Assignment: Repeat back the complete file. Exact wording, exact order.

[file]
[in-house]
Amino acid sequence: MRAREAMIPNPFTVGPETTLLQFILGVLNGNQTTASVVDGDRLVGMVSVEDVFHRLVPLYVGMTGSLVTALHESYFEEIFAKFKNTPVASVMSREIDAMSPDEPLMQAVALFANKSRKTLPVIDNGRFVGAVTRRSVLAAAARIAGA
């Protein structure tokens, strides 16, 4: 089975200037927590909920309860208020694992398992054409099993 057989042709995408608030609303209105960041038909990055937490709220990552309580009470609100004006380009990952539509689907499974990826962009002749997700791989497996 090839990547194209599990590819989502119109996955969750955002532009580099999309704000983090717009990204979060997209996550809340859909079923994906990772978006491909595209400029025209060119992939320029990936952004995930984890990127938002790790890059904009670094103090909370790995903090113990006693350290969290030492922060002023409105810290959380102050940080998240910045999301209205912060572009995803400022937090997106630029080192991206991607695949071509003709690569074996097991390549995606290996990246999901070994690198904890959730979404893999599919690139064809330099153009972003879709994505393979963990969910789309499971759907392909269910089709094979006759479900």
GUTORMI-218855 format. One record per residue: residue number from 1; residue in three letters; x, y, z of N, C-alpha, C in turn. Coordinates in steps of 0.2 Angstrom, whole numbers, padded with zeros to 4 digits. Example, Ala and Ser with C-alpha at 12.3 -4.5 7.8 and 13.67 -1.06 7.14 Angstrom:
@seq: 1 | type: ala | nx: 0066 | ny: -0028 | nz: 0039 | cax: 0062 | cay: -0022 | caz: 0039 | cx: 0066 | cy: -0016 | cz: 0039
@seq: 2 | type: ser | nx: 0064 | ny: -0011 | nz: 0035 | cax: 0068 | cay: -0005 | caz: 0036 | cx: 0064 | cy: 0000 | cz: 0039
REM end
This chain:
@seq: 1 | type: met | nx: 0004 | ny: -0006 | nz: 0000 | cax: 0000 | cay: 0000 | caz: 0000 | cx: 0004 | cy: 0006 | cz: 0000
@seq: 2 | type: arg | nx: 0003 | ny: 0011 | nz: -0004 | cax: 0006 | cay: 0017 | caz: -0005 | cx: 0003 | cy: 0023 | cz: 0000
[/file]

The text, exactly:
[in-house]
Amino acid sequence: MRAREAMIPNPFTVGPETTLLQFILGVLNGNQTTASVVDGDRLVGMVSVEDVFHRLVPLYVGMTGSLVTALHESYFEEIFAKFKNTPVASVMSREIDAMSPDEPLMQAVALFANKSRKTLPVIDNGRFVGAVTRRSVLAAAARIAGA
């Protein structure tokens, strides 16, 4: 089975200037927590909920309860208020694992398992054409099993 057989042709995408608030609303209105960041038909990055937490709220990552309580009470609100004006380009990952539509689907499974990826962009002749997700791989497996 090839990547194209599990590819989502119109996955969750955002532009580099999309704000983090717009990204979060997209996550809340859909079923994906990772978006491909595209400029025209060119992939320029990936952004995930984890990127938002790790890059904009670094103090909370790995903090113990006693350290969290030492922060002023409105810290959380102050940080998240910045999301209205912060572009995803400022937090997106630029080192991206991607695949071509003709690569074996097991390549995606290996990246999901070994690198904890959730979404893999599919690139064809330099153009972003879709994505393979963990969910789309499971759907392909269910089709094979006759479900």
GUTORMI-218855 format. One record per residue: residue number from 1; residue in three letters; x, y, z of N, C-alpha, C in turn. Coordinates in steps of 0.2 Angstrom, whole numbers, padded with zeros to 4 digits. Example, Ala and Ser with C-alpha at 12.3 -4.5 7.8 and 13.67 -1.06 7.14 Angstrom:
@seq: 1 | type: ala | nx: 0066 | ny: -0028 | nz: 0039 | cax: 0062 | cay: -0022 | caz: 0039 | cx: 0066 | cy: -0016 | cz: 0039
@seq: 2 | type: ser | nx: 0064 | ny: -0011 | nz: 0035 | cax: 0068 | cay: -0005 | caz: 0036 | cx: 0064 | cy: 0000 | cz: 0039
REM end
This chain:
@seq: 1 | type: met | nx: 0004 | ny: -0006 | nz: 0000 | cax: 0000 | cay: 0000 | caz: 0000 | cx: 0004 | cy: 0006 | cz: 0000
@seq: 2 | type: arg | nx: 0003 | ny: 0011 | nz: -0004 | cax: 0006 | cay: 0017 | caz: -0005 | cx: 0003 | cy: 0023 | cz: 0000